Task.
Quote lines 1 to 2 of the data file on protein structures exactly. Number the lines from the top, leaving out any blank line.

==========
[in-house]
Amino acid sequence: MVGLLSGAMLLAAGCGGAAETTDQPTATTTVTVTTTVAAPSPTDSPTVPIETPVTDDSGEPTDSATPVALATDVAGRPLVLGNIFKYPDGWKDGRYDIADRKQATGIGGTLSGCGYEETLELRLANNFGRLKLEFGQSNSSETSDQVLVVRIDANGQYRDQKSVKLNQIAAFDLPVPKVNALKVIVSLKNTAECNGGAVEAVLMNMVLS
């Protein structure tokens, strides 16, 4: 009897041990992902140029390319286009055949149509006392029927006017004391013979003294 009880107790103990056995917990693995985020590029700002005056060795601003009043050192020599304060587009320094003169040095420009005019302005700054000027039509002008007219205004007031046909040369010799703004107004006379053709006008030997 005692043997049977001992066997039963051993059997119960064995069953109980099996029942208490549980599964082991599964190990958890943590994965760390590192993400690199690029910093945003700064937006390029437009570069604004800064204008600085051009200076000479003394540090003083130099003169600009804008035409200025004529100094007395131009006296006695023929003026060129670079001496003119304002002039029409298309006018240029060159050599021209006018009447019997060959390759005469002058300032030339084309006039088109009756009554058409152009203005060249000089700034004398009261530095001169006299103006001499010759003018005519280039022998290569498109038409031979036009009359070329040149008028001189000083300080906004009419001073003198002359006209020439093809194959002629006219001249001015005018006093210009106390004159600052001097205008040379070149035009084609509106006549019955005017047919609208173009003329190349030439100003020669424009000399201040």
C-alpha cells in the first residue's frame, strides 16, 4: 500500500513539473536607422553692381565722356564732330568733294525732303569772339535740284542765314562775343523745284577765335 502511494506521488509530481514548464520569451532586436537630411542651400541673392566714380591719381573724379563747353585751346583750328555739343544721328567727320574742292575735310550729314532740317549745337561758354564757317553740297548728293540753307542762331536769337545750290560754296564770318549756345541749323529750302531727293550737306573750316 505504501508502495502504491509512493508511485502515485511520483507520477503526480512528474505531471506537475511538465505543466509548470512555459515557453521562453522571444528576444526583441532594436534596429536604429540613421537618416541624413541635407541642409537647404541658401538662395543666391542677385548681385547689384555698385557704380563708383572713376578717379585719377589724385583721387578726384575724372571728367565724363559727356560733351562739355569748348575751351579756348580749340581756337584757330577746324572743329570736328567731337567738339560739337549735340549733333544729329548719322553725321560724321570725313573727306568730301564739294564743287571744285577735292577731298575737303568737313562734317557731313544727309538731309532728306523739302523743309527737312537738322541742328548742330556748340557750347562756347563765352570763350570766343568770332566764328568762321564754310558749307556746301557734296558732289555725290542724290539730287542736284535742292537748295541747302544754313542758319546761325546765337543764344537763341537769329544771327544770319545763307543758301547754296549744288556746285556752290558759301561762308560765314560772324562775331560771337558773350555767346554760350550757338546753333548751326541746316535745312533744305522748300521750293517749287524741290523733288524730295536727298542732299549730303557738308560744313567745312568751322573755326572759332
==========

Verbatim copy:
[in-house]
Amino acid sequence: MVGLLSGAMLLAAGCGGAAETTDQPTATTTVTVTTTVAAPSPTDSPTVPIETPVTDDSGEPTDSATPVALATDVAGRPLVLGNIFKYPDGWKDGRYDIADRKQATGIGGTLSGCGYEETLELRLANNFGRLKLEFGQSNSSETSDQVLVVRIDANGQYRDQKSVKLNQIAAFDLPVPKVNALKVIVSLKNTAECNGGAVEAVLMNMVLS